But I still faced challenges. I scheduled meetings around my pumping times – a regular schedule helped maintain a steady milk supply – but meetings sometimes ran long. Compounding my challenges, the lactation room was a ten-minute walk across campus. These hurried trips were made twice daily and after reaching the destination, I was supposed to relax. I searched for a place to pump closer to my office and settled on a wire-closet in my building. I set up shop there until an IT tech walked in one afternoon, not seeing the sign I had posted on the door. My personal realization of the need for more lactation rooms made me wonder why they weren’t designed into every office building from the start.
For many years, building types such as office buildings, convention centers, airports, and universities had few women gracing their halls. But things have been changing. Occupant mixes are decidedly more feminine. The influx of women in the workplace that began in the 1960s was supported by the development of infant formula because it gave mothers of newborns the freedom to return to work after childbirth without worrying about milk.
Since then, public health research has shown that breastmilk is healthier for babies, mothers, families and communities. Breastfed babies are sick less often, which also keeps family members well and allows them to be more productive. Mothers who breastfeed have lower incidences of breast cancer and ovarian cancer. Whole communities benefit as the increase in IQ for children who are breastfed for 12 months or more translates into increased productivity over their lifetimes. In short, this is a resilience issue. And architecture plays a part.
Do returning mothers have the physical resources they need to be productive in the workplace? How about as they travel for business or attend a meeting or conference?
In canvassing my colleagues, I found universally, that women returning to work lacked the full support of the workplace to keep breastfeeding until the 12-month mark. Some workplaces do not provide time for women to take breaks. Others make it challenging for mothers to stay on a regular schedule, which is crucial when collecting milk. Teachers and childcare workers, the women who dedicate their lives to our children, often have the greatest challenges with no time or place to take needed breaks for pumping milk. As an architect, I decided I would try to tackle the “place” problem by helping our industry understand what women needed in a lactation room. This issue touched my life, so I gave my expertise to it and did what I could to make it better for others — an act of balance, sustainability and resiliency.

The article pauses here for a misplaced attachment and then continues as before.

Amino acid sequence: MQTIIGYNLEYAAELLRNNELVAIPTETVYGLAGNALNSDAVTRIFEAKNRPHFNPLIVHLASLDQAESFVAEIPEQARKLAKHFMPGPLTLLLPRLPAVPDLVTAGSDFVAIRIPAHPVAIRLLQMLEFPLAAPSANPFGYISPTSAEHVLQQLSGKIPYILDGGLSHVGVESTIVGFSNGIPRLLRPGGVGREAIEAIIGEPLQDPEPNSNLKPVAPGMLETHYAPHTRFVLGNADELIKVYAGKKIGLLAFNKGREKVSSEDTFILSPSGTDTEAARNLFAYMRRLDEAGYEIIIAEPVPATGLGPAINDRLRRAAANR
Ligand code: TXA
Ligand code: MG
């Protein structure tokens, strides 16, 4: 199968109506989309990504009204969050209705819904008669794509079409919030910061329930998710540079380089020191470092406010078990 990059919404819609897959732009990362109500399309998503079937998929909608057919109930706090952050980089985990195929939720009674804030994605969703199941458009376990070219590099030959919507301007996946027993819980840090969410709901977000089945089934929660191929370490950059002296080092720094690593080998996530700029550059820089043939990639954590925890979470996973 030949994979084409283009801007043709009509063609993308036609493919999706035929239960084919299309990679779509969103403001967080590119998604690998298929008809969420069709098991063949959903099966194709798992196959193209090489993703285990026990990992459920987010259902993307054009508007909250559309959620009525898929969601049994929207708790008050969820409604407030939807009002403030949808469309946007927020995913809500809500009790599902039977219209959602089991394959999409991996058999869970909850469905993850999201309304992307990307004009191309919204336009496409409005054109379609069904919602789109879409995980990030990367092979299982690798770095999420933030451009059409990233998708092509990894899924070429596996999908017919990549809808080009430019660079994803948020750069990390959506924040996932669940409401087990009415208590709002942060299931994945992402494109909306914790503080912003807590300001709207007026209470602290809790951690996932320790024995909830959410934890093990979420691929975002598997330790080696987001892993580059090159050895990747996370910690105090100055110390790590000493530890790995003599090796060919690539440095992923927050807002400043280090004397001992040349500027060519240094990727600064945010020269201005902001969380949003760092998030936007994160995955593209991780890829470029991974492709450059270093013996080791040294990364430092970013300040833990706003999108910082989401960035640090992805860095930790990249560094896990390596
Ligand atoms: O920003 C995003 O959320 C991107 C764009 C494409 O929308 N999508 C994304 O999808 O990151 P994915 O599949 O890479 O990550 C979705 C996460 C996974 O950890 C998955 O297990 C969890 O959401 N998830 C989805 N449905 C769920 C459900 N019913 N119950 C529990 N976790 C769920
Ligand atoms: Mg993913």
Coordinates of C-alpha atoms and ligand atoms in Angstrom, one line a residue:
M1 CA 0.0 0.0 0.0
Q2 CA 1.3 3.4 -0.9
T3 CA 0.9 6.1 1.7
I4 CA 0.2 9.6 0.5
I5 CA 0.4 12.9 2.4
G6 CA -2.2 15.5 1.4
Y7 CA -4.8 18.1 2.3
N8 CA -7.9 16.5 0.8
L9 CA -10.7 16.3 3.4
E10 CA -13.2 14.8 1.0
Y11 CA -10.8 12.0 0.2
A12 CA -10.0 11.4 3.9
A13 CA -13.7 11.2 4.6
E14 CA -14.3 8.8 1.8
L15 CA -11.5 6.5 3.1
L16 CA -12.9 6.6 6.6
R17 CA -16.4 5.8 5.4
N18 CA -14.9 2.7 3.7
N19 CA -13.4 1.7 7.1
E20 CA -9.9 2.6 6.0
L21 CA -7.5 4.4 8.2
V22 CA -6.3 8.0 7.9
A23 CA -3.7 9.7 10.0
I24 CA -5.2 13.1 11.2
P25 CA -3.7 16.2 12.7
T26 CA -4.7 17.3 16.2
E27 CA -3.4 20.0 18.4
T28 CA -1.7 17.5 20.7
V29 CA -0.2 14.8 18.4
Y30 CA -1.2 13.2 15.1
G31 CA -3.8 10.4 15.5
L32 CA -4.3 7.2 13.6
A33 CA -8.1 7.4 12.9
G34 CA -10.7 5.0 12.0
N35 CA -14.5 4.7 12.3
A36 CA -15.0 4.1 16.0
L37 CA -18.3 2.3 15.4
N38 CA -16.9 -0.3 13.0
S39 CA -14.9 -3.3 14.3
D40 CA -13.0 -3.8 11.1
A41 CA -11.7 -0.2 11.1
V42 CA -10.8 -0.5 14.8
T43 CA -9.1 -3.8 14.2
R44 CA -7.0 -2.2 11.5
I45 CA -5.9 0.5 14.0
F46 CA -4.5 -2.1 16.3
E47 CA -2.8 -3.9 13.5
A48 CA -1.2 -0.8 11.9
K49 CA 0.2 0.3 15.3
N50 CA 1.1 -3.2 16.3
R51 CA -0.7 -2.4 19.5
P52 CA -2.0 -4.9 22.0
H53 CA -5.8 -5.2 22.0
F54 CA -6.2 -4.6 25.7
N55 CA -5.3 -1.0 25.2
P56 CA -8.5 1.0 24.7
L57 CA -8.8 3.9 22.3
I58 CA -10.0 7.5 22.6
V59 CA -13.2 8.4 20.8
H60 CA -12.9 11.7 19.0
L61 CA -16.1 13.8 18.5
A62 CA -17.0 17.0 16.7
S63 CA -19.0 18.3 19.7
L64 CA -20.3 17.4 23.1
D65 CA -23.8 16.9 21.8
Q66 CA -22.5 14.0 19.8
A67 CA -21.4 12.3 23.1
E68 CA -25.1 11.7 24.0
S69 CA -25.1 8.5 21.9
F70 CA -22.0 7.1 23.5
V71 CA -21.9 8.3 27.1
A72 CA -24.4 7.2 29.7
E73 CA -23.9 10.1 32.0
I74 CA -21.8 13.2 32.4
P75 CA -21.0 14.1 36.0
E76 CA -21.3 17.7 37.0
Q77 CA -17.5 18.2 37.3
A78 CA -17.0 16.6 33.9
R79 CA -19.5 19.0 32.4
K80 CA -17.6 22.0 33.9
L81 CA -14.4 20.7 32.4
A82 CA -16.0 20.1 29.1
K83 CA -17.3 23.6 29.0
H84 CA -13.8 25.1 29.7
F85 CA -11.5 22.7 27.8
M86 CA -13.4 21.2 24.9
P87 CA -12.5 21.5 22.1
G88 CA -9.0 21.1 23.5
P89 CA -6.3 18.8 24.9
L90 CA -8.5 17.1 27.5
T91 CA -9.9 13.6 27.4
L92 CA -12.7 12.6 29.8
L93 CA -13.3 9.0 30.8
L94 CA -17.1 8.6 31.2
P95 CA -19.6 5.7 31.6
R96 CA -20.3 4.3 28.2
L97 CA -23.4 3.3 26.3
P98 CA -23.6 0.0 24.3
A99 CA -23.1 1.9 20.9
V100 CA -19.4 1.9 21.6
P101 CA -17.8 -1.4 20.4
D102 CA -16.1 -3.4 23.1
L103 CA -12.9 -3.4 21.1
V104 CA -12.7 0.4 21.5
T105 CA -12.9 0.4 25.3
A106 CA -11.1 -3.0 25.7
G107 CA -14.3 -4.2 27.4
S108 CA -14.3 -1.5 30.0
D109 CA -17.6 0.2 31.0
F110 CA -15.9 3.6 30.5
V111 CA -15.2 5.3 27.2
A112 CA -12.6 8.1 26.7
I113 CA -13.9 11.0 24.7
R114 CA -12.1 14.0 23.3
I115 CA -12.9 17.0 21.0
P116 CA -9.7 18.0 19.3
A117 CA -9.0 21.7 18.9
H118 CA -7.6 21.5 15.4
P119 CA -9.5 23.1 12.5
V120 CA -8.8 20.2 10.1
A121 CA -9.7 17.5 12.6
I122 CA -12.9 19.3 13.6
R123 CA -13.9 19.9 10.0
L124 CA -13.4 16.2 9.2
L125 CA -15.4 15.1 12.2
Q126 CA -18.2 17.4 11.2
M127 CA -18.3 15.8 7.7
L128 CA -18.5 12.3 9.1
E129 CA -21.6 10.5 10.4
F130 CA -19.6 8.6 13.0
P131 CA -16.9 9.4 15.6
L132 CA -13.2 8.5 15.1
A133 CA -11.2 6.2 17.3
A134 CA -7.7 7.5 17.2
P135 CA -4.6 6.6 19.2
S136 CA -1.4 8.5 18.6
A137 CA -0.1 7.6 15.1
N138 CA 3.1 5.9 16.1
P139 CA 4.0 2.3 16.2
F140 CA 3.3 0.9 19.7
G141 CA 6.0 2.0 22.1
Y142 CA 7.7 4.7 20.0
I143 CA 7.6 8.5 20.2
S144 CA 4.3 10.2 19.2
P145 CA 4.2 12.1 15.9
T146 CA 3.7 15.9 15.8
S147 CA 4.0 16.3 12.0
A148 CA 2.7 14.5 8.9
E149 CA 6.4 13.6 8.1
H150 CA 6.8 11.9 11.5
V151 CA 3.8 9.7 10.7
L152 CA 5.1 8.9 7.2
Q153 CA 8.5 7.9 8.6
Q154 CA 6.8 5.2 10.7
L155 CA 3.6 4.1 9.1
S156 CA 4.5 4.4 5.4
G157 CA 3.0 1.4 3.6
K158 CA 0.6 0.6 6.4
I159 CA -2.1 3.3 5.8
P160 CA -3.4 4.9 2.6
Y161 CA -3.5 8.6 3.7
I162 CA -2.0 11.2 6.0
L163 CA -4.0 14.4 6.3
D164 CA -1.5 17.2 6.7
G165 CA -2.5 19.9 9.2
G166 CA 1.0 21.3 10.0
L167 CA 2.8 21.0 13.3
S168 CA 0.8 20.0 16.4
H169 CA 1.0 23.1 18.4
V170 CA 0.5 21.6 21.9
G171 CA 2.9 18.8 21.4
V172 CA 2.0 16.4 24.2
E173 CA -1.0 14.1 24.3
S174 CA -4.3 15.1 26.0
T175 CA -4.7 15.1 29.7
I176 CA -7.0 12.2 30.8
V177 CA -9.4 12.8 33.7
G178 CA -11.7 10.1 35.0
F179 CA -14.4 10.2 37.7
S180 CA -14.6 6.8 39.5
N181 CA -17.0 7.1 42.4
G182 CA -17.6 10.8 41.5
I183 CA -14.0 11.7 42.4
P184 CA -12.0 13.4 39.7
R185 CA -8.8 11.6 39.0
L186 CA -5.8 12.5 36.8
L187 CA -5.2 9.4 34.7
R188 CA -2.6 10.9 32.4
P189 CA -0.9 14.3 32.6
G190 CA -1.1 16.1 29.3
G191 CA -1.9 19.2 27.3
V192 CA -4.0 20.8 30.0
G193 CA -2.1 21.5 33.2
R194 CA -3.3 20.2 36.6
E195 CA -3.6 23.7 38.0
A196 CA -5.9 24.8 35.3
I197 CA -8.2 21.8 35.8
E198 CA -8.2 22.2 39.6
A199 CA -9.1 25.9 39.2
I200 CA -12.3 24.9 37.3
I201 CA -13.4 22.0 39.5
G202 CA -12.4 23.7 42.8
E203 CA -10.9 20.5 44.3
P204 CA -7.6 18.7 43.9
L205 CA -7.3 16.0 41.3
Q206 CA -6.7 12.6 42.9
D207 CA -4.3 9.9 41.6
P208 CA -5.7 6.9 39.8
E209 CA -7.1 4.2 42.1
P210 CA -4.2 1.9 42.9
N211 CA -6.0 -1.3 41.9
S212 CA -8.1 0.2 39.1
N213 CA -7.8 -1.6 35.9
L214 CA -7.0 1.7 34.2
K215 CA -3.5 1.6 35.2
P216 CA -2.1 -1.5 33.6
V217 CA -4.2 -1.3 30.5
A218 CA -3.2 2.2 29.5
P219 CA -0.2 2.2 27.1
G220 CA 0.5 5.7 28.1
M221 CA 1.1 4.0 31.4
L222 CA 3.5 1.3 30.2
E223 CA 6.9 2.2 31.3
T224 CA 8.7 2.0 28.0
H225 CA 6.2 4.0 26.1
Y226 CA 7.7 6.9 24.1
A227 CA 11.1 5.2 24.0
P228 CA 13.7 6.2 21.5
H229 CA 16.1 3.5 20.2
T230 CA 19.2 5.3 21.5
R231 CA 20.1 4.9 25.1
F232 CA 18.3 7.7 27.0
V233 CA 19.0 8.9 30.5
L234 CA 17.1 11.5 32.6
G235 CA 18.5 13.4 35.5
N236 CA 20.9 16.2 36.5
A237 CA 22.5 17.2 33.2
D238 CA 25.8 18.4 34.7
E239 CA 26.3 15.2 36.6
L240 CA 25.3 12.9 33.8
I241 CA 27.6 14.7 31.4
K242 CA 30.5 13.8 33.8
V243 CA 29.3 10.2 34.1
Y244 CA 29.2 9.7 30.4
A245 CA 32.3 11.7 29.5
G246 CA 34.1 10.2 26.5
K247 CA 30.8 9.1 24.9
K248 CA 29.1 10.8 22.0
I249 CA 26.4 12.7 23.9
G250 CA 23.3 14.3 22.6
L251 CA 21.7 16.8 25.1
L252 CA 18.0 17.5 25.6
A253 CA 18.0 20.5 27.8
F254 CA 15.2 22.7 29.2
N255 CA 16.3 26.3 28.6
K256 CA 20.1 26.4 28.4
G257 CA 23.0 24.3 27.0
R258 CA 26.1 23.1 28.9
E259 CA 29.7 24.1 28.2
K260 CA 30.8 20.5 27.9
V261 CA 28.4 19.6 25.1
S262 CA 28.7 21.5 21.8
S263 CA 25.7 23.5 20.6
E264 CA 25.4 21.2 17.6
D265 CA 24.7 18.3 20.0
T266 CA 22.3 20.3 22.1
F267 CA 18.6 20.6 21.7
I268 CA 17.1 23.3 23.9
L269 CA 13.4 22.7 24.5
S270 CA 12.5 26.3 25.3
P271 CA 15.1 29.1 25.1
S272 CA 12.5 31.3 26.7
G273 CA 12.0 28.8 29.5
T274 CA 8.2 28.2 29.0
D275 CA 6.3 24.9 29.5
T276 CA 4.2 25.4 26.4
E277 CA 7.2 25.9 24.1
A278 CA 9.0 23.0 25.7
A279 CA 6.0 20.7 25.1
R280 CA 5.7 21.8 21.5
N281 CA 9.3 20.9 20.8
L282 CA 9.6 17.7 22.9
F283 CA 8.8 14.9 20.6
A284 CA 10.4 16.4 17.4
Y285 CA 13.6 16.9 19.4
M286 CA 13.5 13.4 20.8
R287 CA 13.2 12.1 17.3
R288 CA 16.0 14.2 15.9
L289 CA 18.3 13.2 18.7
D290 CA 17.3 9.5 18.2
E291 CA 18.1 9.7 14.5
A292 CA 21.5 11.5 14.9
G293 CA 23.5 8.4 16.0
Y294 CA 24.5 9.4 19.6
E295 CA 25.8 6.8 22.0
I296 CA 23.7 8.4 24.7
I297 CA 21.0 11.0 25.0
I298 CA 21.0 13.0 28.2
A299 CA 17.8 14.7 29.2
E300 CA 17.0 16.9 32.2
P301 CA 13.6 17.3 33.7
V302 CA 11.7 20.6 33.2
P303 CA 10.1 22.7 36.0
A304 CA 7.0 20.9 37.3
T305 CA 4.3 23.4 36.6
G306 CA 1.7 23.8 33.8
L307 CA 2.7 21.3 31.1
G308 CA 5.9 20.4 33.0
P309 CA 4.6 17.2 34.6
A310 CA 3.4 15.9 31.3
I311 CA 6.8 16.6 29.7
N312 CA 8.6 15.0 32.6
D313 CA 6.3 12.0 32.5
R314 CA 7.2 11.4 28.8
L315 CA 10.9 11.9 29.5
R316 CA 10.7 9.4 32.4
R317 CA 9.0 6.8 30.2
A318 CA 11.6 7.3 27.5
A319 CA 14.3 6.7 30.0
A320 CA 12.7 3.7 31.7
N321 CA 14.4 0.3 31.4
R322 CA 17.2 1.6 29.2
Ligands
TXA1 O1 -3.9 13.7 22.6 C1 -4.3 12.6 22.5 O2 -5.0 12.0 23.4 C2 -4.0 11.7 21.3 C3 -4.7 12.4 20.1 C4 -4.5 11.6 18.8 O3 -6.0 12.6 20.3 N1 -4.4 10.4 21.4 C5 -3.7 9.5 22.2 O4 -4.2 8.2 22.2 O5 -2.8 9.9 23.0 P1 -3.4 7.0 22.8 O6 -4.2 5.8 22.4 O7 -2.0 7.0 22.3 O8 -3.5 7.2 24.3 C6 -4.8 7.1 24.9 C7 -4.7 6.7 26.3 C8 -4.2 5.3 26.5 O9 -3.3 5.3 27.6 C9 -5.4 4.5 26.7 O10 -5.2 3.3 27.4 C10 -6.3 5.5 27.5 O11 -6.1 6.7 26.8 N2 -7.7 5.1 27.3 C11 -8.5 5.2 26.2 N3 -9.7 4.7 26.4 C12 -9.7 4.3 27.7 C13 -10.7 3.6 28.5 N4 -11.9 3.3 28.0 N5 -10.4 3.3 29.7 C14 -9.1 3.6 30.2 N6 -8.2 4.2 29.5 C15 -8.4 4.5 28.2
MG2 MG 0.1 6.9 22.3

Each of us has the power to give our skills and experience to causes greater than our own needs. Through generosity, we can improve situations for others and be part of building a more resilient society. I wrote a best practice article and talked to others in the field. Since those actions, legislation has been passed, rooms have been built, women have returned to work, and babies have been fed. Maybe it all would have happened anyway, but maybe my singular, personal actions helped in some small way.
Each of us has an opportunity to improve the resilience of our communities. We can serve on local planning boards, work to help develop codes and standards, speak to owners about the way their buildings can change the surrounding community through simple site engagement strategies or improve health for occupants with light, views, and active design concepts. We can use the triple bottom line framework to help remind us of all that is at stake.
Appreciating the Ocean’s Roar
When we make decisions, we must visualize the future with an eye toward people, planet and prosperity. Appreciating all possible consequences guides us to the most resilient decisions. Such a three-sided framework allows for creativity within its structure. It sets up a value system that encourages evolution of ideas and design over time without losing the overarching goals.
As you think about how to engage with resilience, commit to personally evolving the way you think about what you build. Think - and act - in ways that support our communal ability to be nimble and bounce back. No matter what you call it, sustainability is an expression of balance, empathy, and action.
Liz York, FAIA serves as a senior architect and strategist for a federal public health organization. She earned a Masters of Architecture and a Bachelors of Science in Architecture from the Georgia Institute of Technology.